Reebok Is Branching Out Into Plant-Based Sneakers
They’ll be compostable and made from cotton and corn.
A 2013 MIT study found that making just one pair of typical running shoes emits 30 pounds of carbon dioxide into the atmosphere. It’s a good thing, then, that Reebok’s latest venture is anything but the typical running shoe.
The soon-to-be-Boston-based sportswear giant announced Tuesday that it’s dropping a line of plant-based shoes this fall. The line, Cotton + Corn, is named for its primary materials, and is all about being as friendly to the planet as you are to your feet.
The first Cotton + Corn shoes will boast a body made from organic cotton, and a sole made from a petroleum-free, non-toxic product derived from industrial-grown corn. DuPont Tate and Lyle Bio Products worked with Reebok to create the natural material.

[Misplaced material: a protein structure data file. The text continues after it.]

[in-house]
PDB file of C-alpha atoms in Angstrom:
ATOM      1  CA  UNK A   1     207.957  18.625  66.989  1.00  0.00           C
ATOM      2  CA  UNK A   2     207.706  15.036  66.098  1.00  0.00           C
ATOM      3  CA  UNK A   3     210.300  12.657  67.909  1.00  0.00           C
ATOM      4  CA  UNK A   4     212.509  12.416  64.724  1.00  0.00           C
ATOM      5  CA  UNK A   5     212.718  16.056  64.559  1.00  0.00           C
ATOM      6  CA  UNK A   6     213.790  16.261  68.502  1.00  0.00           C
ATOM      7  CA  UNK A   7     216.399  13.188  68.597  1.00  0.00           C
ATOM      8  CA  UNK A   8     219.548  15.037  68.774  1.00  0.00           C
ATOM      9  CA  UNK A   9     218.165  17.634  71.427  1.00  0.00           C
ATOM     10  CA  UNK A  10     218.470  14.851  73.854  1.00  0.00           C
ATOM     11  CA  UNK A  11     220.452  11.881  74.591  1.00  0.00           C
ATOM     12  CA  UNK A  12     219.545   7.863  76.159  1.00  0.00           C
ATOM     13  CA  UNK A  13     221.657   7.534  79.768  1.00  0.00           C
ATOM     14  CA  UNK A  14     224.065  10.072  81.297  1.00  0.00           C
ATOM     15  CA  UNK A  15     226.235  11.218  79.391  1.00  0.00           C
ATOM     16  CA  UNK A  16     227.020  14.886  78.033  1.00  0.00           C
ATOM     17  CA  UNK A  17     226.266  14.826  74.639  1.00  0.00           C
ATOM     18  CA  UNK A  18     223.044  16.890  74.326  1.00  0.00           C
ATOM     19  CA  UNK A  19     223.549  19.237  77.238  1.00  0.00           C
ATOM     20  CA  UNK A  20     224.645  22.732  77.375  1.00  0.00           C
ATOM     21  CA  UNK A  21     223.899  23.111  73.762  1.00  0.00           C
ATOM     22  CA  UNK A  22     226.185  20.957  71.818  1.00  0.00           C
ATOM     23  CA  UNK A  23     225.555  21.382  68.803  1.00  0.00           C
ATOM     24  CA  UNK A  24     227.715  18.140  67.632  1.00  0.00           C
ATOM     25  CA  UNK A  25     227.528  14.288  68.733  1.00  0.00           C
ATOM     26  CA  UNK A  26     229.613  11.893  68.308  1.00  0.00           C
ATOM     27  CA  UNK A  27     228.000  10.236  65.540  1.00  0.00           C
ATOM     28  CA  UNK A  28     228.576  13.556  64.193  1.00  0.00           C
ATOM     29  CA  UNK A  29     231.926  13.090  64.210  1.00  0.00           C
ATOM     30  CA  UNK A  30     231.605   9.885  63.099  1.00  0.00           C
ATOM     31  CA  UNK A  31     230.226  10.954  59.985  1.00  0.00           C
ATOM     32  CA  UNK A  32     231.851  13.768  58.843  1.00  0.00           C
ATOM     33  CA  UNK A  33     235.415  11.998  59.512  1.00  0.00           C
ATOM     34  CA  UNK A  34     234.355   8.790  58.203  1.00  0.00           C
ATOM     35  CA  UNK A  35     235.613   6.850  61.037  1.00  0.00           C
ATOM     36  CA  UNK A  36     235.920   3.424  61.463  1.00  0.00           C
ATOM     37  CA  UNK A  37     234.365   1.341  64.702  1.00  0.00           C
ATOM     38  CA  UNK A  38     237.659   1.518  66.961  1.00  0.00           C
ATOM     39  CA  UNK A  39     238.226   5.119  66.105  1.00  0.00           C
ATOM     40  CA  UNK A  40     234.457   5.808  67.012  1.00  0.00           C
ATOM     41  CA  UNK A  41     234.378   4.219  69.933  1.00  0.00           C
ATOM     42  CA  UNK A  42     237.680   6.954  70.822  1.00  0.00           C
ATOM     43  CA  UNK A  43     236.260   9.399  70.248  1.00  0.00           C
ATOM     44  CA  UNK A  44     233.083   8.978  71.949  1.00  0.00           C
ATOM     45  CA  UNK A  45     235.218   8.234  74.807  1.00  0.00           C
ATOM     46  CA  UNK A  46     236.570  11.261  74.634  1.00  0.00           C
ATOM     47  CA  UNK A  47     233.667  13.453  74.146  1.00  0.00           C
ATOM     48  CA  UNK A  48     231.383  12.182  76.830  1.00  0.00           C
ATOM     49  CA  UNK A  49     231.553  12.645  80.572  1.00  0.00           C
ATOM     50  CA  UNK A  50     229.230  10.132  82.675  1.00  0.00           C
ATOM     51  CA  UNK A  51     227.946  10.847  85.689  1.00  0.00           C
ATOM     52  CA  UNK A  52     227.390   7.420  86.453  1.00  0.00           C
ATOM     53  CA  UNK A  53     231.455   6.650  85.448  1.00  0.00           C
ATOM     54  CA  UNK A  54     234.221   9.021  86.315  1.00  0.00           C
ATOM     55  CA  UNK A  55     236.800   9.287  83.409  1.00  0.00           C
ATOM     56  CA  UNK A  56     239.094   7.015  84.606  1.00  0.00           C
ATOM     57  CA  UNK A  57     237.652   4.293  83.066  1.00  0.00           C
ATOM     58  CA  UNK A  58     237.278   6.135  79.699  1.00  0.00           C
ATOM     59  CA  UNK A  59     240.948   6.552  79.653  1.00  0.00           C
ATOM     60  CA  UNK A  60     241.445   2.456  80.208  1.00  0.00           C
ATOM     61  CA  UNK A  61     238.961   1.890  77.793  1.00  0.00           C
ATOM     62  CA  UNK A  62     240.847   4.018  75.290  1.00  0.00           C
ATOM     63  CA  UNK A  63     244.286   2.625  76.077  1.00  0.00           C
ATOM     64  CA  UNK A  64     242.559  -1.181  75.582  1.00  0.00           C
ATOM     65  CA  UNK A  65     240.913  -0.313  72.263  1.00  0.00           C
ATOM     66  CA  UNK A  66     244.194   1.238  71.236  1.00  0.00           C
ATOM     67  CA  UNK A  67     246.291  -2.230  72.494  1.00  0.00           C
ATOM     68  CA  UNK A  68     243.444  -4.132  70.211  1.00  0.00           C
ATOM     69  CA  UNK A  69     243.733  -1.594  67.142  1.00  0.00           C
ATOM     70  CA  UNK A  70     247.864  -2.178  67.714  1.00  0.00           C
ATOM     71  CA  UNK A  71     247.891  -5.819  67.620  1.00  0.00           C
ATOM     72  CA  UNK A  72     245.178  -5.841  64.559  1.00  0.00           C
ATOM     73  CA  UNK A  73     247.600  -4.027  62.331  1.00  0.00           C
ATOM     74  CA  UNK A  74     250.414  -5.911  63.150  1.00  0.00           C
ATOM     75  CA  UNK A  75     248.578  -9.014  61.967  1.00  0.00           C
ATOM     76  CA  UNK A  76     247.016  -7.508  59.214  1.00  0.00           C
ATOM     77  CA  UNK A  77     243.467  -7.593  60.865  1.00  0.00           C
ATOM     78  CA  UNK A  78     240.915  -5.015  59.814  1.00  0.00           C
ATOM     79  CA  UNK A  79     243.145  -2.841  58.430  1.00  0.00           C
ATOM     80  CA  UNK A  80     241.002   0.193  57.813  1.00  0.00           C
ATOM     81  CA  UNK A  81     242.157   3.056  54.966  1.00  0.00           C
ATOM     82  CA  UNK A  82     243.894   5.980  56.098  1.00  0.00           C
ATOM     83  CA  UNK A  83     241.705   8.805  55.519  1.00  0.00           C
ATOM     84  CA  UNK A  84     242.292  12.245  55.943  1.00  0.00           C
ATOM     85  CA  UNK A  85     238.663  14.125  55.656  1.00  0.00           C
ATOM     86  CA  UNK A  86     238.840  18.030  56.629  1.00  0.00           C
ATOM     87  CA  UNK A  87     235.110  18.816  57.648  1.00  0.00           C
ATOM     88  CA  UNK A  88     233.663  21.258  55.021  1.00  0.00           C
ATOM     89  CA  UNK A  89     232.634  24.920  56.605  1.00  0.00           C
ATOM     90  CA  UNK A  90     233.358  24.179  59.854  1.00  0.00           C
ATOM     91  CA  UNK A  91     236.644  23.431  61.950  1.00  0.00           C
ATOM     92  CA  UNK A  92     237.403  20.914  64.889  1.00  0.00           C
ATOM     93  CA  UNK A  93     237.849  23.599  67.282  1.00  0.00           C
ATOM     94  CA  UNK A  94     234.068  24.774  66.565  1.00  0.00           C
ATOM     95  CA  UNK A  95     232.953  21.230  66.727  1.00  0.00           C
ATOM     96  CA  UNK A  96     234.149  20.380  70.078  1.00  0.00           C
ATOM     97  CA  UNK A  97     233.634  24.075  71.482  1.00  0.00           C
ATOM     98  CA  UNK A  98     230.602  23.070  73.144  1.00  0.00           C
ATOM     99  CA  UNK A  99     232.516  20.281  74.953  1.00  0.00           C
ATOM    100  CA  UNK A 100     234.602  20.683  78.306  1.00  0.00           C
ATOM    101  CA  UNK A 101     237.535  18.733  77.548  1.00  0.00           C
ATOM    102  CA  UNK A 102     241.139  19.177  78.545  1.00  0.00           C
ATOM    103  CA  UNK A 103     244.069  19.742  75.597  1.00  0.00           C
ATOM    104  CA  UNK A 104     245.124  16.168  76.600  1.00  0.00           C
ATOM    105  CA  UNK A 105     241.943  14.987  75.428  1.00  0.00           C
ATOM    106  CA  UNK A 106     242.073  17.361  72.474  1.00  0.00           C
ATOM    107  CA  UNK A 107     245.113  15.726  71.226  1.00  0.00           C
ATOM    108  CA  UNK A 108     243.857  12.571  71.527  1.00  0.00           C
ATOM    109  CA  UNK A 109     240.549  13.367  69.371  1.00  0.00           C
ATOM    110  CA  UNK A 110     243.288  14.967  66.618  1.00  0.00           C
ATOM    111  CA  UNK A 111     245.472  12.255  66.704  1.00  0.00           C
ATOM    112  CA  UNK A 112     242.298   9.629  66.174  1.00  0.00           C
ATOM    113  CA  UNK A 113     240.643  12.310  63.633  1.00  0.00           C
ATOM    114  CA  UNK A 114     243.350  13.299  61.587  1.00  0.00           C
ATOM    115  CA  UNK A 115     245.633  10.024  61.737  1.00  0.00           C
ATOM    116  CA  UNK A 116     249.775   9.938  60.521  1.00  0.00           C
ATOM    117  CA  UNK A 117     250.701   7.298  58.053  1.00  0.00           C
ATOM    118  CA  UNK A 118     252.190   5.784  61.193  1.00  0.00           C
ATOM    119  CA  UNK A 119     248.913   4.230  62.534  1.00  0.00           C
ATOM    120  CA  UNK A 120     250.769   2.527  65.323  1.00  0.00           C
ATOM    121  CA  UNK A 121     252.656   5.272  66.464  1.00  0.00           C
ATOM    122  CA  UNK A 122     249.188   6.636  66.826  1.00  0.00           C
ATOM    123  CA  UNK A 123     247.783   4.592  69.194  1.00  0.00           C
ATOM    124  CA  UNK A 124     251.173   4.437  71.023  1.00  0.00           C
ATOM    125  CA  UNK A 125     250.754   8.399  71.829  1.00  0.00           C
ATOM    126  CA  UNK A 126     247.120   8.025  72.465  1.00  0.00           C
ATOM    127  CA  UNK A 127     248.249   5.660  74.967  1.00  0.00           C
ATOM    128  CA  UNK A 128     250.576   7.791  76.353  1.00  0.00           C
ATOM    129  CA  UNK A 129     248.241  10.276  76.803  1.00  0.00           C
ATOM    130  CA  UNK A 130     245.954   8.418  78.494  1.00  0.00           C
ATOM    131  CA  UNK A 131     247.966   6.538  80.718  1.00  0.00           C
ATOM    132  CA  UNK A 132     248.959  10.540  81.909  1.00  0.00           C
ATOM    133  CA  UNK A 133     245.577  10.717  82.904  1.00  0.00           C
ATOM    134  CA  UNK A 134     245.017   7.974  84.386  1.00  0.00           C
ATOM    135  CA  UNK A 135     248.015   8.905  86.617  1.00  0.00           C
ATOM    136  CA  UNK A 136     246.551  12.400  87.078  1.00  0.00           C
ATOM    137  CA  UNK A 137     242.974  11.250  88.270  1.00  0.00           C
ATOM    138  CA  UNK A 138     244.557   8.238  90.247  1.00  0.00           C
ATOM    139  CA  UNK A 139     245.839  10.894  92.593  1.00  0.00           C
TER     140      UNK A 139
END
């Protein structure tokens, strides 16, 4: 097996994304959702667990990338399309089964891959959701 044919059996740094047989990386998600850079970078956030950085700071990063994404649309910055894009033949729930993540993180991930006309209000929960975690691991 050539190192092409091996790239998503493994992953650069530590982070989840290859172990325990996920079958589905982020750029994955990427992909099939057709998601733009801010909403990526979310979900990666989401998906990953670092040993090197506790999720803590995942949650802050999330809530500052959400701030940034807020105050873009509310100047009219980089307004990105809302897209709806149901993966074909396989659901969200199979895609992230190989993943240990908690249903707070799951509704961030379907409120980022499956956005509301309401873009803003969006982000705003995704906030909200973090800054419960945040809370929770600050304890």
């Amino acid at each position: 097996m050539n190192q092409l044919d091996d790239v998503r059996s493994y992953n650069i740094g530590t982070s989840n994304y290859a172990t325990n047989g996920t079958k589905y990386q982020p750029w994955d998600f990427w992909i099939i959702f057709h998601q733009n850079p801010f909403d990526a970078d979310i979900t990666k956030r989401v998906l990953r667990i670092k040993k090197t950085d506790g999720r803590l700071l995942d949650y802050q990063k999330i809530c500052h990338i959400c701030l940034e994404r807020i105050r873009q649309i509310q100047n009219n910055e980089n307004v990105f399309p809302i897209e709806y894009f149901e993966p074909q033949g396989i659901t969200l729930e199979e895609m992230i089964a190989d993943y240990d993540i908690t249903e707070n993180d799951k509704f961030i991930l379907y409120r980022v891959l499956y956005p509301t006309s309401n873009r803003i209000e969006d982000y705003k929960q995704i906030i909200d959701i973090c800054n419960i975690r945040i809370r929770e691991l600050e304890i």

Even cooler? By nature of their ingredients, the kicks will be compostable—ideally allowing Reebok to use the first iteration of its sneakers to grow the second.
“We like to say, we are ‘growing shoes’ here at Reebok,” Head of Reebok Future Bill McInnis says in a statement. “Ultimately, our goal is to create a broad selection of bio-based footwear that can be composted after use. We’ll then use that compost as part of the soil to grow the materials for the next range of shoes. We want to take the entire cycle into account; to go from dust to dust.”
More details are on the way, but Reebok promises that eco-friendly shoes are here to stay.